11

Say I have an ArrayList which is populated with objects of different types...

ArrayList<Fruit> shelf = new ArrayList<Fruit>();
Apple apple = new Apple();
Orange orange = new Orange();
Pear pear = new Pear();

shelf.add(apple);
shelf.add(orange);
shelf.add(pear);

I want to find out if shelf contains an Orange object. I've tried

shelf.contains(Orange.class)

but this doesn't return true. My understanding is that contains makes use of the equals method for object comparison, so I'm not sure why this is the case.

I realise I can simply iterate through the ArrayList and check the type of the objects individually, but I'm curious as to why contains doesn't behave the way I expect it to.

4 Answers 4

19

You are correct, contains uses equals. However, an instance of a class is not equal to an object of the class, i.e. Orange.class.equals(new Orange()) is false.

You will need a custom method to check for a list containing an instance of a class.

public static <E> boolean containsInstance(List<E> list, Class<? extends E> clazz) {
    for (E e : list) {
        if (clazz.isInstance(e)) {
            return true;
        }
    }
    return false;
}

And here's a Java 8 version making use of the Stream API and lambdas:

public static <E> boolean containsInstance(List<E> list, Class<? extends E> clazz) {
    return list.stream().anyMatch(e -> clazz.isInstance(e));
}
1
  • This is how I've currently implemented the check, but I thought using contains may have let me eliminate the loop. I misunderstood the difference between a class instance and the actual object. Thanks for clarifying.
    – x4nd3r
    Commented May 22, 2013 at 1:02
0

Try this:

boolean containsObjectOfType(Object o){
 for (int i=0;i<shelf.getSize();i++){
  if (shelf.get(i).getClass().equals(o.getClass())){
   return true;
  }
 }
return false;
}
0

methods like Contains , uses the equals method to compare two object, you must Override the equals method that inherited from Object class to every newly created class. Override it according to the fields of your own class. it should compare all of fields of an object. also it must check if the object is null and check that argument is an instancOf . this link can help more : https://www.geeksforgeeks.org/overriding-equals-method-in-java/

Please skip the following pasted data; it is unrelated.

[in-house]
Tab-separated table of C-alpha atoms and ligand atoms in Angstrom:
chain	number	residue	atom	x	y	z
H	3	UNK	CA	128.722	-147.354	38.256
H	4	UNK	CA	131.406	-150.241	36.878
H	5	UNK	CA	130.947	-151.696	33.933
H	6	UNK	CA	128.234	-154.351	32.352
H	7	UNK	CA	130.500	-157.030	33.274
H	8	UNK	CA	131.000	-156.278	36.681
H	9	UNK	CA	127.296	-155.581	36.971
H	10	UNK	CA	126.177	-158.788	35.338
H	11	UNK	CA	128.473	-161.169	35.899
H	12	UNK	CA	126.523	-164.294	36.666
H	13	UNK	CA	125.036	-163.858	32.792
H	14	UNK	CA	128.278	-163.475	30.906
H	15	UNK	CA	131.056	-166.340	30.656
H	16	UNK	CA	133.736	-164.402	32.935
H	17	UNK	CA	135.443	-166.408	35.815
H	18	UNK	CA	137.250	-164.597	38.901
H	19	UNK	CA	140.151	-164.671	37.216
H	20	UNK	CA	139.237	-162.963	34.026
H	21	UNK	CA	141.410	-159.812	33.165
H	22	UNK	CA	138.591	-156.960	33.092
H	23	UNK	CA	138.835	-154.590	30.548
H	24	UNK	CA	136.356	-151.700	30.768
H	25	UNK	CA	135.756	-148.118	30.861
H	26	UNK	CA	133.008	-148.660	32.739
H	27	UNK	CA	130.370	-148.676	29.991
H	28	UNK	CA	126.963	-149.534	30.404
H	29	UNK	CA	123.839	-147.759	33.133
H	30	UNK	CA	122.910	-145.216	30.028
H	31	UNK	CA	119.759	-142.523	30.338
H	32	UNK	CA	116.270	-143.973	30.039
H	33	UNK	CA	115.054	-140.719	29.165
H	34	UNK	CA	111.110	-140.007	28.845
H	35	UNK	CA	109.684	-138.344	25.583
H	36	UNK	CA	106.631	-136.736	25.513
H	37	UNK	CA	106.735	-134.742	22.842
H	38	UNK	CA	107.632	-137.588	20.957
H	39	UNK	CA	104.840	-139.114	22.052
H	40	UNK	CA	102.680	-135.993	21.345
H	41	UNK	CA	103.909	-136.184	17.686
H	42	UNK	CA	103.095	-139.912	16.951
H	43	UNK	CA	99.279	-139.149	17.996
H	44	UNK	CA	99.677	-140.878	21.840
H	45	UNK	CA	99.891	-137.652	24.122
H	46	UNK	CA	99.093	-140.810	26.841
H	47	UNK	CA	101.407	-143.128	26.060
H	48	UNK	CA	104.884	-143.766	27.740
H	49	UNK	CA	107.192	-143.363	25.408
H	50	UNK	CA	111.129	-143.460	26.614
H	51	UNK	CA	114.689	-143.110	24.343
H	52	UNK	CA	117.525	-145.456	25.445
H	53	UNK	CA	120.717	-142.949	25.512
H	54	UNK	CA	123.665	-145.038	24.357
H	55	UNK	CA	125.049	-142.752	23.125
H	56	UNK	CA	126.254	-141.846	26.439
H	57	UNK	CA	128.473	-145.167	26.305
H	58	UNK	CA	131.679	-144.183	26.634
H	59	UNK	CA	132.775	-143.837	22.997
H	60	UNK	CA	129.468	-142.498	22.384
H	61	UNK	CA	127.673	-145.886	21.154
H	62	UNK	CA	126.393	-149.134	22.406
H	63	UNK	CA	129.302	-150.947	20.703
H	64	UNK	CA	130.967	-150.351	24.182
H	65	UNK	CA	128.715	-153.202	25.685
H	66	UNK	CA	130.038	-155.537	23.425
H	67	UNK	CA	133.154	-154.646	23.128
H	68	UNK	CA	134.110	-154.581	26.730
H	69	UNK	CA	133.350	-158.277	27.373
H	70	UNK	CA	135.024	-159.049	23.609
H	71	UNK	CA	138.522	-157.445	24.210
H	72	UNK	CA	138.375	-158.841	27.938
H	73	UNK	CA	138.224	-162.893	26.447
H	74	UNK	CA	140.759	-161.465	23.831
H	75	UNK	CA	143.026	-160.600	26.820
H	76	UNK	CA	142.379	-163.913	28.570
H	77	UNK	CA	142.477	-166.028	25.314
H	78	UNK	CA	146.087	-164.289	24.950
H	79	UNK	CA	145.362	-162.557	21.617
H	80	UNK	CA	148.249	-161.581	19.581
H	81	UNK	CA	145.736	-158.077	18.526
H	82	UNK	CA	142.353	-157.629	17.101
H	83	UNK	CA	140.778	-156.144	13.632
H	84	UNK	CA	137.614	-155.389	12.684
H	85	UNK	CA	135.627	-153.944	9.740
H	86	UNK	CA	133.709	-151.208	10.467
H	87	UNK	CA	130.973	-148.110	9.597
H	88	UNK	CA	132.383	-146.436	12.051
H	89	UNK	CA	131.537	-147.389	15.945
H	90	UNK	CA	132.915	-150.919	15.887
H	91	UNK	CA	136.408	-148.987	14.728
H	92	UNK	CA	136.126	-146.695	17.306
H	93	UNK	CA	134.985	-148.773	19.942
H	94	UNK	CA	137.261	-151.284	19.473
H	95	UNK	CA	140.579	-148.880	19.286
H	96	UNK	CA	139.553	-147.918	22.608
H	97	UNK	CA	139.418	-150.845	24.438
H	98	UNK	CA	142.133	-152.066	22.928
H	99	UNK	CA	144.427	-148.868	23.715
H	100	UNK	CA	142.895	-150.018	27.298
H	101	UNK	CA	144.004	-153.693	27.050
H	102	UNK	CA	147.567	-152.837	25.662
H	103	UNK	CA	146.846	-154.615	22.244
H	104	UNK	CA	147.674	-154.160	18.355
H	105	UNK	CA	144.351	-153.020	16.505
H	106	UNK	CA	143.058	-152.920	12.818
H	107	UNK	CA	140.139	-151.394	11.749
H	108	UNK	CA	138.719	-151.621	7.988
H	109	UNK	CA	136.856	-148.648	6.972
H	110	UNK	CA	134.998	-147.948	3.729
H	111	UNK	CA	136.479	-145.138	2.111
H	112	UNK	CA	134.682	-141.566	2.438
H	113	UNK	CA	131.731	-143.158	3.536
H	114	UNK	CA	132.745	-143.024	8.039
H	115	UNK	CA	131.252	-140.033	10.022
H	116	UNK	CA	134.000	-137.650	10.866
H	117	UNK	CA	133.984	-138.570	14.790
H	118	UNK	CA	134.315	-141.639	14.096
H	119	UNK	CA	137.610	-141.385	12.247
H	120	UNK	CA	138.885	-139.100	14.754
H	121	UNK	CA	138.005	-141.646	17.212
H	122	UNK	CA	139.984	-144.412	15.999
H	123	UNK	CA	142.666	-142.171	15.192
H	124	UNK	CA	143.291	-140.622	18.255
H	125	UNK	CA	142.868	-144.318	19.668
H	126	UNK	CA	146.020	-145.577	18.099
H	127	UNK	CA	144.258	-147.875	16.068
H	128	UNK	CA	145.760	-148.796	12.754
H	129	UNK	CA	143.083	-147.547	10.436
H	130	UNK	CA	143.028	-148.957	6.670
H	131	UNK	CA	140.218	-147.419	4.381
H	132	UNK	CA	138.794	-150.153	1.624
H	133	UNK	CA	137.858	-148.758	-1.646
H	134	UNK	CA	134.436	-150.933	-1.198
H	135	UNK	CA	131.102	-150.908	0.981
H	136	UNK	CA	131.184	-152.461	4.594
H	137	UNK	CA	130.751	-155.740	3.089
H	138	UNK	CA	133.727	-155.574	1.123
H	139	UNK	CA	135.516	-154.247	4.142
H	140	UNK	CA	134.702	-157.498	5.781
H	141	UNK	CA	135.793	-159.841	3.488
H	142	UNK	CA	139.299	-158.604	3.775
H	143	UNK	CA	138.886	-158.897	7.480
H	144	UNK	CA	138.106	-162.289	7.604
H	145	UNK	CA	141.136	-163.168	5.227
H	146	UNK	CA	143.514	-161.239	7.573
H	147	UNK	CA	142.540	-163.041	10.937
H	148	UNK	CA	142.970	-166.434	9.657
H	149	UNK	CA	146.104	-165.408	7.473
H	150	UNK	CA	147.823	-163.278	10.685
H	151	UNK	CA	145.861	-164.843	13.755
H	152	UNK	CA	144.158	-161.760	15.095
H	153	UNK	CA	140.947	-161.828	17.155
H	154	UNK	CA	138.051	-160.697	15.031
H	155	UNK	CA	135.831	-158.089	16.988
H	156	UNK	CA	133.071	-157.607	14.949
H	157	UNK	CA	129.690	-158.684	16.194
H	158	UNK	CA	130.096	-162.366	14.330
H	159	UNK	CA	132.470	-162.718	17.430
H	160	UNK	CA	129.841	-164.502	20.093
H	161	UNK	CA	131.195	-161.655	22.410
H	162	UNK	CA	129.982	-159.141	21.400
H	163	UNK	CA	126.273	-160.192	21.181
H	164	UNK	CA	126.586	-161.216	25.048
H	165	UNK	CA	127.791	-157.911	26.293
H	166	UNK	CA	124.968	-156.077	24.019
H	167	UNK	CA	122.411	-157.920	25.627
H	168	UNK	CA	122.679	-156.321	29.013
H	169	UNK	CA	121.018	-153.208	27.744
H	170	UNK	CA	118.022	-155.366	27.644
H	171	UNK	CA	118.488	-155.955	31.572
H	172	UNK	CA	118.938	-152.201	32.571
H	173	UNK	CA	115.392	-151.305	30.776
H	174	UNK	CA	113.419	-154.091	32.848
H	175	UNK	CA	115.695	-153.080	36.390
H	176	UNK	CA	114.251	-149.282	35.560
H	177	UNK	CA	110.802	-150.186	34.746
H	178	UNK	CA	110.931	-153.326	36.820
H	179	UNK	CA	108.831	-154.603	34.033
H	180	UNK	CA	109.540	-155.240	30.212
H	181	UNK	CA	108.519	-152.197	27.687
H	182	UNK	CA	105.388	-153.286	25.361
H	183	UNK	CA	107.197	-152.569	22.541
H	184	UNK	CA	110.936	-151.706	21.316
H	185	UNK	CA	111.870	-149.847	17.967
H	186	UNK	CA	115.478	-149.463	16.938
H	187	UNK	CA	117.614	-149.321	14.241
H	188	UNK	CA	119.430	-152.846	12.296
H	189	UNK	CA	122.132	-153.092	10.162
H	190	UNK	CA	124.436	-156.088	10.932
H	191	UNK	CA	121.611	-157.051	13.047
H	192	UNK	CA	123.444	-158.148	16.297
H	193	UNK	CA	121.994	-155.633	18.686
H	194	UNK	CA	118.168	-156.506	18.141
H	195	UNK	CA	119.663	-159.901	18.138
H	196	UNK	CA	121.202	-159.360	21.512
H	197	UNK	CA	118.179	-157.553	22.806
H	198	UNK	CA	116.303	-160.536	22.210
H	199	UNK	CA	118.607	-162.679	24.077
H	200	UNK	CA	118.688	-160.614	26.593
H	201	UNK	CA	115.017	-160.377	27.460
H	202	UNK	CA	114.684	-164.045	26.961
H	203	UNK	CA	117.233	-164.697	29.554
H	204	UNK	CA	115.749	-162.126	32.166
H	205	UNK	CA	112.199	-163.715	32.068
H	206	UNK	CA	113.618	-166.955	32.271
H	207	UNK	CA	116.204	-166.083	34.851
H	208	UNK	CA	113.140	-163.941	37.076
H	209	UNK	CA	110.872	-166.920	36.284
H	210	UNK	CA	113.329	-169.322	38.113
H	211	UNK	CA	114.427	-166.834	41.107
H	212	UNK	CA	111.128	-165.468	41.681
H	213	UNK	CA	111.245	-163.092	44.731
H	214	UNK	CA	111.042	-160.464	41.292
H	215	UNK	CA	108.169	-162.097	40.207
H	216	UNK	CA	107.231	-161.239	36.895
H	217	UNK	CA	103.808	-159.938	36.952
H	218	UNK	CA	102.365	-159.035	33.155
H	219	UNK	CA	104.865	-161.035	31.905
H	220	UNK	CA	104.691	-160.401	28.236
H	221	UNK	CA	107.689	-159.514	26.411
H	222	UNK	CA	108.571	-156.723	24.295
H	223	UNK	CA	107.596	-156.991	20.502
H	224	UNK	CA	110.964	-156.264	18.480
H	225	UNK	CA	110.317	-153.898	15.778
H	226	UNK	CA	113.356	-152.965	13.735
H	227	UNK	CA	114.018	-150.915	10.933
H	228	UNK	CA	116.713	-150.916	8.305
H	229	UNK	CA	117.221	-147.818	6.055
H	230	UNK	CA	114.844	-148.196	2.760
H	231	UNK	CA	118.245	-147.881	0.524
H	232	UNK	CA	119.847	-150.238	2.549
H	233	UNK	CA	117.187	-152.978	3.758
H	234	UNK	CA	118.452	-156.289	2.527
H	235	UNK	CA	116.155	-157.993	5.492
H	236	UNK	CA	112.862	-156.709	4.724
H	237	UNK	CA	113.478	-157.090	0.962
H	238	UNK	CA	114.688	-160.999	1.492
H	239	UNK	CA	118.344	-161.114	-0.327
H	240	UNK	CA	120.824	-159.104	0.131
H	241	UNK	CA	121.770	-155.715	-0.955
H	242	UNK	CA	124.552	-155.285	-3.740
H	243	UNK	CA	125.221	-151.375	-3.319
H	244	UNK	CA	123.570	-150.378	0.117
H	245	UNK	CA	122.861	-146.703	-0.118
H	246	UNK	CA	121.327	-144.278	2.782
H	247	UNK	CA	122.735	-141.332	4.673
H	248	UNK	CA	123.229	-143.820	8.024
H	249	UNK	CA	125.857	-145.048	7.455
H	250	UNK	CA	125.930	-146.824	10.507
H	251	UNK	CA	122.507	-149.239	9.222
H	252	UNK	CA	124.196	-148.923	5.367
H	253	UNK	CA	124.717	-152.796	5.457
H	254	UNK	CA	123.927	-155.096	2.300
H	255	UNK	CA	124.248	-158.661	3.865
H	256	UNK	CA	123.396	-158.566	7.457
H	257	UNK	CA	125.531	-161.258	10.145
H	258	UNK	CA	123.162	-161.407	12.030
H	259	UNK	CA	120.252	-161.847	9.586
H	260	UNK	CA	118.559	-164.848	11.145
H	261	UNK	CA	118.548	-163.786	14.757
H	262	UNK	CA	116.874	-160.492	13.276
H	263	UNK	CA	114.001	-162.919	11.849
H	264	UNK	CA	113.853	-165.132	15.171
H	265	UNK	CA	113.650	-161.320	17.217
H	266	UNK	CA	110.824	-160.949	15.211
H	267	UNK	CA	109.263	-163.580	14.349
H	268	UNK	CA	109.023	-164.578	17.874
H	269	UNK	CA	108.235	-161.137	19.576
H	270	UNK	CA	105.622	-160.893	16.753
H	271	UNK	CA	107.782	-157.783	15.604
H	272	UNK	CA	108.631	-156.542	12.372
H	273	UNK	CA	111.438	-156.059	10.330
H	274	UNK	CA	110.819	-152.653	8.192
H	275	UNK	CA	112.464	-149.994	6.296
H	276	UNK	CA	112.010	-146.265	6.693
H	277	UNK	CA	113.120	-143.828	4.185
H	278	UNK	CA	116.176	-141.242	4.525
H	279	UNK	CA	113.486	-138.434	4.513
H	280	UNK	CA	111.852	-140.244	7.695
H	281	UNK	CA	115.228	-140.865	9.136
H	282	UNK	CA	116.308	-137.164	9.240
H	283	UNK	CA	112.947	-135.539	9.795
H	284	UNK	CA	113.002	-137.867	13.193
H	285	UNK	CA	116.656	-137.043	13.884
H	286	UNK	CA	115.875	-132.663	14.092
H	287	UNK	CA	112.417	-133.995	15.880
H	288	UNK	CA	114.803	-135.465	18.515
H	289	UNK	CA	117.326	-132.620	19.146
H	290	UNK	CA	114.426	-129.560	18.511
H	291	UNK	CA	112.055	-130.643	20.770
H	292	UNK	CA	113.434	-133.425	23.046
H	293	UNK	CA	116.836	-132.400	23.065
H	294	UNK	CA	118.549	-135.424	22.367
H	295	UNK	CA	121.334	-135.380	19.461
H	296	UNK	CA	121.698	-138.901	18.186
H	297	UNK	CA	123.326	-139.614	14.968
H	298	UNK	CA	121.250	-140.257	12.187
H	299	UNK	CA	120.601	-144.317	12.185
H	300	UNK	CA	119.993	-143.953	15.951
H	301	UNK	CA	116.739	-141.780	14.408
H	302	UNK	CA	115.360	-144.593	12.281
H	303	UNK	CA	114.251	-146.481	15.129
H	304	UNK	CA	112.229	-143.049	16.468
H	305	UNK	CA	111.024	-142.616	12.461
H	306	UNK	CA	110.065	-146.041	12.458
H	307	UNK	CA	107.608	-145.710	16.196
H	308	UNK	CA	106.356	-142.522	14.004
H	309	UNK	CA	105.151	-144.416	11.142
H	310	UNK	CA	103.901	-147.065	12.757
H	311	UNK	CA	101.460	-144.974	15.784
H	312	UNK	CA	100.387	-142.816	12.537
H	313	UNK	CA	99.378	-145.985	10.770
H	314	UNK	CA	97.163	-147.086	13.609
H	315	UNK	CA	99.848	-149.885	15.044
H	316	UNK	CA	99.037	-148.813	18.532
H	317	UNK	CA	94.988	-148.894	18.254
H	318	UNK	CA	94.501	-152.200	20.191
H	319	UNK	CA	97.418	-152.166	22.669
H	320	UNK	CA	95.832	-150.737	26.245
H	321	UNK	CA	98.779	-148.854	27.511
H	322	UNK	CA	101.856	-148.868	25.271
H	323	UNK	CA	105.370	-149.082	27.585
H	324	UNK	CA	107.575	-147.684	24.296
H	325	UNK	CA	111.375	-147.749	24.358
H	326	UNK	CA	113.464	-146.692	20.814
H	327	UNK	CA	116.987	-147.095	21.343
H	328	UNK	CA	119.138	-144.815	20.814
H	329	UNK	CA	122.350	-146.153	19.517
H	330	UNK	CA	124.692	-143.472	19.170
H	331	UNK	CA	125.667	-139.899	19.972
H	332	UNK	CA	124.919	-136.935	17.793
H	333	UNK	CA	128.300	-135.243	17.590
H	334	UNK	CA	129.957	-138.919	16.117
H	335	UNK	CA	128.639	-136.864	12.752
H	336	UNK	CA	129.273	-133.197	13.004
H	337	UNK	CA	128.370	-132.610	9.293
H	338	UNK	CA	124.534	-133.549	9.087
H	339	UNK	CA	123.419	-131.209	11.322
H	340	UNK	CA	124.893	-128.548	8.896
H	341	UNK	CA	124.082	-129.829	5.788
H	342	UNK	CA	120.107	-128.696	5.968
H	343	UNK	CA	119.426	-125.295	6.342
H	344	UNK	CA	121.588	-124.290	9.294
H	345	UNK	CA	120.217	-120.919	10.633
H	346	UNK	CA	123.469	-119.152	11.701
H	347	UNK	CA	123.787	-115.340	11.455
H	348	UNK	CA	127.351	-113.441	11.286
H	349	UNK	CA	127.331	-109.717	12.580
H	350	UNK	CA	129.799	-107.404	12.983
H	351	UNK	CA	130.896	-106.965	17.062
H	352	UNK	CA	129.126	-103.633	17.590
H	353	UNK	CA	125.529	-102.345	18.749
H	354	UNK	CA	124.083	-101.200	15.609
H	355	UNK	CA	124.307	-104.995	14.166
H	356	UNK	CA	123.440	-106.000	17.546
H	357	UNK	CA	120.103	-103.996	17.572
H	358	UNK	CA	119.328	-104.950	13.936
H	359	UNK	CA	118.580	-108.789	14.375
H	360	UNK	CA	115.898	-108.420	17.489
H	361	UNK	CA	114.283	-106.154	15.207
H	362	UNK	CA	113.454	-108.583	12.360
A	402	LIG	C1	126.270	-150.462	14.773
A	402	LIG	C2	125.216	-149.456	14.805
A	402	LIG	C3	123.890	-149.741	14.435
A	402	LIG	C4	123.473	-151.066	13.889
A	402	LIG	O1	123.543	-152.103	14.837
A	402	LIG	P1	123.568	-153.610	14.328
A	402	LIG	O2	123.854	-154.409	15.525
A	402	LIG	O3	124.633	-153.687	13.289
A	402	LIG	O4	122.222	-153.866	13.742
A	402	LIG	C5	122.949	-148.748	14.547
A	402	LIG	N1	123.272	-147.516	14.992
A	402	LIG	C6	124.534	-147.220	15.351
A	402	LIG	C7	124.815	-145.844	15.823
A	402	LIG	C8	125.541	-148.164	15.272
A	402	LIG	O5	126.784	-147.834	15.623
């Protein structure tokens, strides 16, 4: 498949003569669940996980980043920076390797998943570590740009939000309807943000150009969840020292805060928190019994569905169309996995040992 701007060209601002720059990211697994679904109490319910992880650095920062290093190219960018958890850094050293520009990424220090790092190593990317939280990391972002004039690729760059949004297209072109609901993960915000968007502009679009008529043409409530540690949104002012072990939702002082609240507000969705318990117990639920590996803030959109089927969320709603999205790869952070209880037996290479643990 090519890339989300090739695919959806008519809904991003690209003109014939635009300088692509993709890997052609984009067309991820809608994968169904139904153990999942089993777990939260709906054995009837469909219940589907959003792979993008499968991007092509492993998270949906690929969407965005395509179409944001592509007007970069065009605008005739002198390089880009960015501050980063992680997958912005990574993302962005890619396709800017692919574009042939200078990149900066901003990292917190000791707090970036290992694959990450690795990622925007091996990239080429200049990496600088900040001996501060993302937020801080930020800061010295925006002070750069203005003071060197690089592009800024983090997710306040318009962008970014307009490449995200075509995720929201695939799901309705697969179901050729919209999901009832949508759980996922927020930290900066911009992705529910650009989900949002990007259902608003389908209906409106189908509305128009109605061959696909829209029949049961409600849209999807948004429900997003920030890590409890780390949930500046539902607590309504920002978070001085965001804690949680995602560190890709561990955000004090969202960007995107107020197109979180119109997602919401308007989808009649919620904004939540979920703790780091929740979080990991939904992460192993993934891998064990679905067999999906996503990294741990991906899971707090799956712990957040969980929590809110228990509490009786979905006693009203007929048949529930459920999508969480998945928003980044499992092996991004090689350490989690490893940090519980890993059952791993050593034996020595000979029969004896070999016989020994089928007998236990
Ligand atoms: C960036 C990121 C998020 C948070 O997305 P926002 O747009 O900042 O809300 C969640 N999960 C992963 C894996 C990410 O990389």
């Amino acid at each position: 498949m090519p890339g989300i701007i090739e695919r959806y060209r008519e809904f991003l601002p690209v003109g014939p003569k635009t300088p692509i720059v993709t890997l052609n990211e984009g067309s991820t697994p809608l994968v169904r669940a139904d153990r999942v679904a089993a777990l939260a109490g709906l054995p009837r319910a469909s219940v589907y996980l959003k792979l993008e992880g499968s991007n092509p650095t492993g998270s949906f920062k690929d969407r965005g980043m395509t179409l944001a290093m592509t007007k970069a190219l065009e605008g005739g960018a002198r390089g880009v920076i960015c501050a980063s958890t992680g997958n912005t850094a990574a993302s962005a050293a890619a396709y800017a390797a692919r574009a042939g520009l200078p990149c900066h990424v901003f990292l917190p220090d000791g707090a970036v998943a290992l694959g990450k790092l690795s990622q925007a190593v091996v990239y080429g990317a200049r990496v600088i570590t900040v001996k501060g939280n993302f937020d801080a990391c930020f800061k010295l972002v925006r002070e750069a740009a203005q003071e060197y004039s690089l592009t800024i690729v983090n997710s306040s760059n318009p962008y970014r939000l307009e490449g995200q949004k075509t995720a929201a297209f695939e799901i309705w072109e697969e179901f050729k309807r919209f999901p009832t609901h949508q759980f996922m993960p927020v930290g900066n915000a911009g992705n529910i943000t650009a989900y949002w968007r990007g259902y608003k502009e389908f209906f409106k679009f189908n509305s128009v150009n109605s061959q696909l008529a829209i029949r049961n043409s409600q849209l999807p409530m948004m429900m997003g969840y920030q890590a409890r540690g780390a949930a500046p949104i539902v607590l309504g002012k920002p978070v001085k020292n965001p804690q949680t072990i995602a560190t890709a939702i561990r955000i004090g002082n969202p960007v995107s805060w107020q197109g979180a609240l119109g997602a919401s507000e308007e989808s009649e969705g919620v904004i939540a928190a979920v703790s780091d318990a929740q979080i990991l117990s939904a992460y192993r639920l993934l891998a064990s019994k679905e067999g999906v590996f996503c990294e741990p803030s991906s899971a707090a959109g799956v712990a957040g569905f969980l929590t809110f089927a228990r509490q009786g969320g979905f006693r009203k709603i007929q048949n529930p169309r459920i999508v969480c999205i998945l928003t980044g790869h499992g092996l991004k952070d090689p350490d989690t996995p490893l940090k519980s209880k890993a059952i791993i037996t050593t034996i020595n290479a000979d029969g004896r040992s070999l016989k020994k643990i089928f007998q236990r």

1
  • Your answer could be improved with additional supporting information. Please edit to add further details, such as citations or documentation, so that others can confirm that your answer is correct. You can find more information on how to write good answers in the help center.
    – Community Bot
    Commented Jan 12, 2022 at 16:42
-3

From the Javadoc for ArrayList#contains

Returns true if this list contains the specified element. More formally, returns true if and only if this list contains at least one element e such that (o==null ? e==null : o.equals(e)).

You need to provide the contains method with an instance of the class, not the class object.

ArrayList<Fruit> shelf = new ArrayList<Fruit>();
Apple apple = new Apple();
Orange orange = new Orange();
Pear pear = new Pear();

shelf.add(apple);
shelf.add(orange);
shelf.add(pear);

shelf.contains(apple); // returns true
1
  • 1
    This will check if the specific instance of the class is in the list, not if any objects of the type in Question are in the list.
    – TMOTTM
    Commented Oct 5, 2018 at 21:03

Your Answer

By clicking “Post Your Answer”, you agree to our terms of service and acknowledge you have read our privacy policy.

Not the answer you're looking for? Browse other questions tagged or ask your own question.